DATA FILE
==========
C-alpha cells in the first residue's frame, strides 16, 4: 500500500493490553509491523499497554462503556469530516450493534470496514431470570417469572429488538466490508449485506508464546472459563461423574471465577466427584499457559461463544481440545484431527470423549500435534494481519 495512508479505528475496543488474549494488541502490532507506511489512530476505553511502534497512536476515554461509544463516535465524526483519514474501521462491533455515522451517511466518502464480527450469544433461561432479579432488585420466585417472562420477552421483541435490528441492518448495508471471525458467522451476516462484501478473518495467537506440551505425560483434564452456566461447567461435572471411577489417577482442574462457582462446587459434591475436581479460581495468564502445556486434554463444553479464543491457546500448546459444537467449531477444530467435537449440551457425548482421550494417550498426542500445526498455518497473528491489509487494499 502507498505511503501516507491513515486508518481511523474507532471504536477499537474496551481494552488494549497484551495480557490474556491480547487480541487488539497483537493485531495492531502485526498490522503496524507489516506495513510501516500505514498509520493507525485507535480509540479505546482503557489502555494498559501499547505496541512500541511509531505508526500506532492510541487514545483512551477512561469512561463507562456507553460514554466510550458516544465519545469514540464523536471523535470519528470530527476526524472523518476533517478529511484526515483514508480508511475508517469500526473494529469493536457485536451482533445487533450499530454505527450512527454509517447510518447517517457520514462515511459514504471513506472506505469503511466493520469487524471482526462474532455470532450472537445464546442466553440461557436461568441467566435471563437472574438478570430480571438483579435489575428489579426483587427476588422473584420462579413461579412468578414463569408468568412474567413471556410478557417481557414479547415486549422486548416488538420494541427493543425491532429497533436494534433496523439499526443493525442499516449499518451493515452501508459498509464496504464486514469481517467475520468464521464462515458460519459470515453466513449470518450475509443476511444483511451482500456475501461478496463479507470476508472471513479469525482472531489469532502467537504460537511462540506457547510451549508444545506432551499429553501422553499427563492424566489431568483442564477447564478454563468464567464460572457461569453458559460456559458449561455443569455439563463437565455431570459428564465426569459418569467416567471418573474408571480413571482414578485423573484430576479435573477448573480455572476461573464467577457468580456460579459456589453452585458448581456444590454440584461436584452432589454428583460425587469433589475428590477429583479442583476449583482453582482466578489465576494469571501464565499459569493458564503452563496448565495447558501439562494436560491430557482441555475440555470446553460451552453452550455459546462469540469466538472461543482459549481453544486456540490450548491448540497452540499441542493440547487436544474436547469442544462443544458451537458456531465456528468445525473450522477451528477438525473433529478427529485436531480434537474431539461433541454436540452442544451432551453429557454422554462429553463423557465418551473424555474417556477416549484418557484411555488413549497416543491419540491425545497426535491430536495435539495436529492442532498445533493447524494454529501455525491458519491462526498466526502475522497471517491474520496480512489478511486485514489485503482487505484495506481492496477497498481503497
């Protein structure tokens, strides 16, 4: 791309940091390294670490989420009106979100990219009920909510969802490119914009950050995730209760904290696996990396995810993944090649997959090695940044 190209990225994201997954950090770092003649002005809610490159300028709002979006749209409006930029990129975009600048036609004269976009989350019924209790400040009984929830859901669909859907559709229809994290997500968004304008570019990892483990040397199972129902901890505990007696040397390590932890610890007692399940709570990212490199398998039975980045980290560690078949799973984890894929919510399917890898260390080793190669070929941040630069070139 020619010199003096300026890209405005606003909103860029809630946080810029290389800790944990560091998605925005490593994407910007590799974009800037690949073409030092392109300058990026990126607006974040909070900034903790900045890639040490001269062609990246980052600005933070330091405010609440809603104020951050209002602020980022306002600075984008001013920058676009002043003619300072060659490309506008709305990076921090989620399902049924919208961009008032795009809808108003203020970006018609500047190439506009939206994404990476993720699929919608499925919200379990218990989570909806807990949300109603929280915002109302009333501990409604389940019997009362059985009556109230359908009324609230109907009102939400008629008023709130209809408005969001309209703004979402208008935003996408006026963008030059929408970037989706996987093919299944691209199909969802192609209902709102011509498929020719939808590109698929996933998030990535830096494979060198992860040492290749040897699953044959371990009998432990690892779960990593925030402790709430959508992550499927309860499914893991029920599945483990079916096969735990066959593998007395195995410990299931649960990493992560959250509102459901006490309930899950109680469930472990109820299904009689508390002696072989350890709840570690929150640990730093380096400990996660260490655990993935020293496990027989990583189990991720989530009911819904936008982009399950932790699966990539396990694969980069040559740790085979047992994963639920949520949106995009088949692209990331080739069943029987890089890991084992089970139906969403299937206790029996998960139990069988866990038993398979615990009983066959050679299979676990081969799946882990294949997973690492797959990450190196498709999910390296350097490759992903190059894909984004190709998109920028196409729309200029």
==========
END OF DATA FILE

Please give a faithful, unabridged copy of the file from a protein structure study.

C-alpha cells in the first residue's frame, strides 16, 4: 500500500493490553509491523499497554462503556469530516450493534470496514431470570417469572429488538466490508449485506508464546472459563461423574471465577466427584499457559461463544481440545484431527470423549500435534494481519 495512508479505528475496543488474549494488541502490532507506511489512530476505553511502534497512536476515554461509544463516535465524526483519514474501521462491533455515522451517511466518502464480527450469544433461561432479579432488585420466585417472562420477552421483541435490528441492518448495508471471525458467522451476516462484501478473518495467537506440551505425560483434564452456566461447567461435572471411577489417577482442574462457582462446587459434591475436581479460581495468564502445556486434554463444553479464543491457546500448546459444537467449531477444530467435537449440551457425548482421550494417550498426542500445526498455518497473528491489509487494499 502507498505511503501516507491513515486508518481511523474507532471504536477499537474496551481494552488494549497484551495480557490474556491480547487480541487488539497483537493485531495492531502485526498490522503496524507489516506495513510501516500505514498509520493507525485507535480509540479505546482503557489502555494498559501499547505496541512500541511509531505508526500506532492510541487514545483512551477512561469512561463507562456507553460514554466510550458516544465519545469514540464523536471523535470519528470530527476526524472523518476533517478529511484526515483514508480508511475508517469500526473494529469493536457485536451482533445487533450499530454505527450512527454509517447510518447517517457520514462515511459514504471513506472506505469503511466493520469487524471482526462474532455470532450472537445464546442466553440461557436461568441467566435471563437472574438478570430480571438483579435489575428489579426483587427476588422473584420462579413461579412468578414463569408468568412474567413471556410478557417481557414479547415486549422486548416488538420494541427493543425491532429497533436494534433496523439499526443493525442499516449499518451493515452501508459498509464496504464486514469481517467475520468464521464462515458460519459470515453466513449470518450475509443476511444483511451482500456475501461478496463479507470476508472471513479469525482472531489469532502467537504460537511462540506457547510451549508444545506432551499429553501422553499427563492424566489431568483442564477447564478454563468464567464460572457461569453458559460456559458449561455443569455439563463437565455431570459428564465426569459418569467416567471418573474408571480413571482414578485423573484430576479435573477448573480455572476461573464467577457468580456460579459456589453452585458448581456444590454440584461436584452432589454428583460425587469433589475428590477429583479442583476449583482453582482466578489465576494469571501464565499459569493458564503452563496448565495447558501439562494436560491430557482441555475440555470446553460451552453452550455459546462469540469466538472461543482459549481453544486456540490450548491448540497452540499441542493440547487436544474436547469442544462443544458451537458456531465456528468445525473450522477451528477438525473433529478427529485436531480434537474431539461433541454436540452442544451432551453429557454422554462429553463423557465418551473424555474417556477416549484418557484411555488413549497416543491419540491425545497426535491430536495435539495436529492442532498445533493447524494454529501455525491458519491462526498466526502475522497471517491474520496480512489478511486485514489485503482487505484495506481492496477497498481503497
């Protein structure tokens, strides 16, 4: 791309940091390294670490989420009106979100990219009920909510969802490119914009950050995730209760904290696996990396995810993944090649997959090695940044 190209990225994201997954950090770092003649002005809610490159300028709002979006749209409006930029990129975009600048036609004269976009989350019924209790400040009984929830859901669909859907559709229809994290997500968004304008570019990892483990040397199972129902901890505990007696040397390590932890610890007692399940709570990212490199398998039975980045980290560690078949799973984890894929919510399917890898260390080793190669070929941040630069070139 020619010199003096300026890209405005606003909103860029809630946080810029290389800790944990560091998605925005490593994407910007590799974009800037690949073409030092392109300058990026990126607006974040909070900034903790900045890639040490001269062609990246980052600005933070330091405010609440809603104020951050209002602020980022306002600075984008001013920058676009002043003619300072060659490309506008709305990076921090989620399902049924919208961009008032795009809808108003203020970006018609500047190439506009939206994404990476993720699929919608499925919200379990218990989570909806807990949300109603929280915002109302009333501990409604389940019997009362059985009556109230359908009324609230109907009102939400008629008023709130209809408005969001309209703004979402208008935003996408006026963008030059929408970037989706996987093919299944691209199909969802192609209902709102011509498929020719939808590109698929996933998030990535830096494979060198992860040492290749040897699953044959371990009998432990690892779960990593925030402790709430959508992550499927309860499914893991029920599945483990079916096969735990066959593998007395195995410990299931649960990493992560959250509102459901006490309930899950109680469930472990109820299904009689508390002696072989350890709840570690929150640990730093380096400990996660260490655990993935020293496990027989990583189990991720989530009911819904936008982009399950932790699966990539396990694969980069040559740790085979047992994963639920949520949106995009088949692209990331080739069943029987890089890991084992089970139906969403299937206790029996998960139990069988866990038993398979615990009983066959050679299979676990081969799946882990294949997973690492797959990450190196498709999910390296350097490759992903190059894909984004190709998109920028196409729309200029």